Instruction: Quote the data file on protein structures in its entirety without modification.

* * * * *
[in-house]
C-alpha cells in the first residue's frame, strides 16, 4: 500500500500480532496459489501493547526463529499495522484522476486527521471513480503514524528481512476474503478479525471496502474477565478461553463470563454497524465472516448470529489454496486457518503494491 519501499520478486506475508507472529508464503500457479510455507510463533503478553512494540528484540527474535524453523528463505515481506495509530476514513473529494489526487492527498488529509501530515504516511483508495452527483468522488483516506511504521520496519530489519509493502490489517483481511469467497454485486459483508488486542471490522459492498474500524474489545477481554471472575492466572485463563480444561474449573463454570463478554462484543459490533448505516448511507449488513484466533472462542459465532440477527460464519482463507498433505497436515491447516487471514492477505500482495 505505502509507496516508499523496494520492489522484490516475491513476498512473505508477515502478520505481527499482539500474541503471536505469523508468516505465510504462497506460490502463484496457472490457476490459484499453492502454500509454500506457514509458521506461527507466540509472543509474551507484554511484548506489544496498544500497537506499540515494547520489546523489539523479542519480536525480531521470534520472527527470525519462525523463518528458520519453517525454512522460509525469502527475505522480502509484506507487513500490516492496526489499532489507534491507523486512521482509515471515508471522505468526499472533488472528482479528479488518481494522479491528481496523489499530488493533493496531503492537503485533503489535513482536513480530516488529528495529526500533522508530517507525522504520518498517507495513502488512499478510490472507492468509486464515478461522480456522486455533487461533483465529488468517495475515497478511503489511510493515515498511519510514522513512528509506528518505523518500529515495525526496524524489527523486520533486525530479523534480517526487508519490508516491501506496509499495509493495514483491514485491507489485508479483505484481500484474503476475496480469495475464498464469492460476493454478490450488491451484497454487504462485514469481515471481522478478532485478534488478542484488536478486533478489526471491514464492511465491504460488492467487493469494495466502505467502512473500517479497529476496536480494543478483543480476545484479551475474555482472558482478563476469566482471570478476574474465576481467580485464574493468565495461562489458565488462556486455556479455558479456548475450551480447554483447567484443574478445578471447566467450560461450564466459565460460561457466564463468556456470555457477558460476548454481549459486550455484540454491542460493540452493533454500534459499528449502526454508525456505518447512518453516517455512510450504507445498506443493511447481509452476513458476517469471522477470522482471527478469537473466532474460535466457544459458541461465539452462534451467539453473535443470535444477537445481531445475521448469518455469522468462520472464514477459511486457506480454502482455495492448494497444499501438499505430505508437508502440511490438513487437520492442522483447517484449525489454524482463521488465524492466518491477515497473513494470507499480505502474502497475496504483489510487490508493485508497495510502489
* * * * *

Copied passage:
[in-house]
C-alpha cells in the first residue's frame, strides 16, 4: 500500500500480532496459489501493547526463529499495522484522476486527521471513480503514524528481512476474503478479525471496502474477565478461553463470563454497524465472516448470529489454496486457518503494491 519501499520478486506475508507472529508464503500457479510455507510463533503478553512494540528484540527474535524453523528463505515481506495509530476514513473529494489526487492527498488529509501530515504516511483508495452527483468522488483516506511504521520496519530489519509493502490489517483481511469467497454485486459483508488486542471490522459492498474500524474489545477481554471472575492466572485463563480444561474449573463454570463478554462484543459490533448505516448511507449488513484466533472462542459465532440477527460464519482463507498433505497436515491447516487471514492477505500482495 505505502509507496516508499523496494520492489522484490516475491513476498512473505508477515502478520505481527499482539500474541503471536505469523508468516505465510504462497506460490502463484496457472490457476490459484499453492502454500509454500506457514509458521506461527507466540509472543509474551507484554511484548506489544496498544500497537506499540515494547520489546523489539523479542519480536525480531521470534520472527527470525519462525523463518528458520519453517525454512522460509525469502527475505522480502509484506507487513500490516492496526489499532489507534491507523486512521482509515471515508471522505468526499472533488472528482479528479488518481494522479491528481496523489499530488493533493496531503492537503485533503489535513482536513480530516488529528495529526500533522508530517507525522504520518498517507495513502488512499478510490472507492468509486464515478461522480456522486455533487461533483465529488468517495475515497478511503489511510493515515498511519510514522513512528509506528518505523518500529515495525526496524524489527523486520533486525530479523534480517526487508519490508516491501506496509499495509493495514483491514485491507489485508479483505484481500484474503476475496480469495475464498464469492460476493454478490450488491451484497454487504462485514469481515471481522478478532485478534488478542484488536478486533478489526471491514464492511465491504460488492467487493469494495466502505467502512473500517479497529476496536480494543478483543480476545484479551475474555482472558482478563476469566482471570478476574474465576481467580485464574493468565495461562489458565488462556486455556479455558479456548475450551480447554483447567484443574478445578471447566467450560461450564466459565460460561457466564463468556456470555457477558460476548454481549459486550455484540454491542460493540452493533454500534459499528449502526454508525456505518447512518453516517455512510450504507445498506443493511447481509452476513458476517469471522477470522482471527478469537473466532474460535466457544459458541461465539452462534451467539453473535443470535444477537445481531445475521448469518455469522468462520472464514477459511486457506480454502482455495492448494497444499501438499505430505508437508502440511490438513487437520492442522483447517484449525489454524482463521488465524492466518491477515497473513494470507499480505502474502497475496504483489510487490508493485508497495510502489